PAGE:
There’s been a lot of snow-shoveling here in Virginia this week. And we don’t get that magical, powdery snow you can practically sneeze off your driveway. We get heavy, wet cement-snow — the foil of healthy backs everywhere, mine included (I’ve had three back surgeries, and one of them was a direct result of shoveling that cement-snow). In a normal winter, we get just enough snow to justify owning a snow shovel (3 inches here, 5 inches there). It’s rare that we get over 2 feet in one dump. Groan. Happily, I mostly get a pass on shoveling snow (three surgeries is enough, thanks), but I tried to get out there and push the snow around as much as I could. Turns out, you can’t really push 30 inches of cement-snow with a shovel, even if you try really, really hard. And then this, from the teenager: “Mom. Stop. You’re not moving enough snow to even make a difference.” Alrighty, then. That’s my cue to come inside and look for some wine words. 😉
A friend sent these words to me a while ago, and I put them aside for a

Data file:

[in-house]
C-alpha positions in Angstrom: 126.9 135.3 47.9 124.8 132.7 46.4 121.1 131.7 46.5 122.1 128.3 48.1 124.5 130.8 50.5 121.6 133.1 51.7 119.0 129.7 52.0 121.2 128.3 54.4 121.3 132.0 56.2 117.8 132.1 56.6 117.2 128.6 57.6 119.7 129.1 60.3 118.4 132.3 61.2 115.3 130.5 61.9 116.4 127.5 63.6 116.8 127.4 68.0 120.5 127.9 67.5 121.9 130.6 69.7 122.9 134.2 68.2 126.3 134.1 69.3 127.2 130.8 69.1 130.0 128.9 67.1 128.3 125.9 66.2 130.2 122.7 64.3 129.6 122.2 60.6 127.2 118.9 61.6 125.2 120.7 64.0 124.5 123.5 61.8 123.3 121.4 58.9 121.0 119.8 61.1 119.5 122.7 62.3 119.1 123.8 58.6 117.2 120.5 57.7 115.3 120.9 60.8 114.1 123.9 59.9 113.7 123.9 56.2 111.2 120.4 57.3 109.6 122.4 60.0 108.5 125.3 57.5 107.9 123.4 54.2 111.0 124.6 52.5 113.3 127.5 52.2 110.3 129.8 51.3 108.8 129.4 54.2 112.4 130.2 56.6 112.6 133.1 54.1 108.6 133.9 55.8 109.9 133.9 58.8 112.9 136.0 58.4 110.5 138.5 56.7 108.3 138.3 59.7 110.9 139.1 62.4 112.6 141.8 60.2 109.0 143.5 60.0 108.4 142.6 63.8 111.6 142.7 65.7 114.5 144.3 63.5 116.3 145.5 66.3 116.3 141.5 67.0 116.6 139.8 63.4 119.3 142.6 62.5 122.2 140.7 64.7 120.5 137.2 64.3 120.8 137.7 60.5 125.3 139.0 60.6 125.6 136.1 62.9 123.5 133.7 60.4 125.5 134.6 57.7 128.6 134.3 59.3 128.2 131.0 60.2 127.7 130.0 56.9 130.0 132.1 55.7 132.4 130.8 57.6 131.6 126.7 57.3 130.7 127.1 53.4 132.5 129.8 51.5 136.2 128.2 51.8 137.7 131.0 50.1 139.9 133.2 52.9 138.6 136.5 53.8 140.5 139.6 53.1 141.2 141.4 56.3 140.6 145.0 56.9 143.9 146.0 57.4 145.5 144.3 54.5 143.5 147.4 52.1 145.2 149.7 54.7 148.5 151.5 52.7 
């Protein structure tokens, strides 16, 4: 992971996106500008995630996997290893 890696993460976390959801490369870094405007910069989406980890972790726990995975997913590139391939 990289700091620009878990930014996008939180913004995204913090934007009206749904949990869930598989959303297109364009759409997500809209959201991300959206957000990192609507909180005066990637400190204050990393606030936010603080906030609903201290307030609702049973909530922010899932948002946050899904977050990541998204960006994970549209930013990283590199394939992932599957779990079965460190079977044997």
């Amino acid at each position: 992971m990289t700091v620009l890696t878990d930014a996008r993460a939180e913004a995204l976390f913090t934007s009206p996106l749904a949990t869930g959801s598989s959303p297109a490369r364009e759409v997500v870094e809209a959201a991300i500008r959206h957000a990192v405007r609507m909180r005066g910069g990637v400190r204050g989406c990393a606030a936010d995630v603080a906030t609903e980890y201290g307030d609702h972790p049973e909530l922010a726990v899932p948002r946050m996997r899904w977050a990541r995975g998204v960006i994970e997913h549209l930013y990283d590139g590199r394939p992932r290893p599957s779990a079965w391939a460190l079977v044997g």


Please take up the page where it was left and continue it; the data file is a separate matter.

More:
rainy snowy day. The words are from 17th century playwright, Molière (aka Jean Baptiste Poquelin), considered one of the greatest authors of French comedy. His plays were wildly popular, and wildly controversial, especially within the Roman Catholic Church (who didn’t appreciate, comedy or not, Molière pointing out certain hypocrisies within the Church).
I can’t say I’m particularly enamored of 17th century French comedy, but I did speed-read the highlights of Molière’s L’Ecole des Femmes (The School for Wives), and found this gem:
All the ills of mankind, all the tragic misfortunes that fill the history books, all the political blunders, all the failures of the great leaders have arisen merely from a lack of skill at dancing.
Perfect. Is it too late to add a dance-off to the format for the next round of Presidential primary debates?
Perfect, again. Though, if we get any more snow this winter, I might amend these words to include . . . a good snow-blower!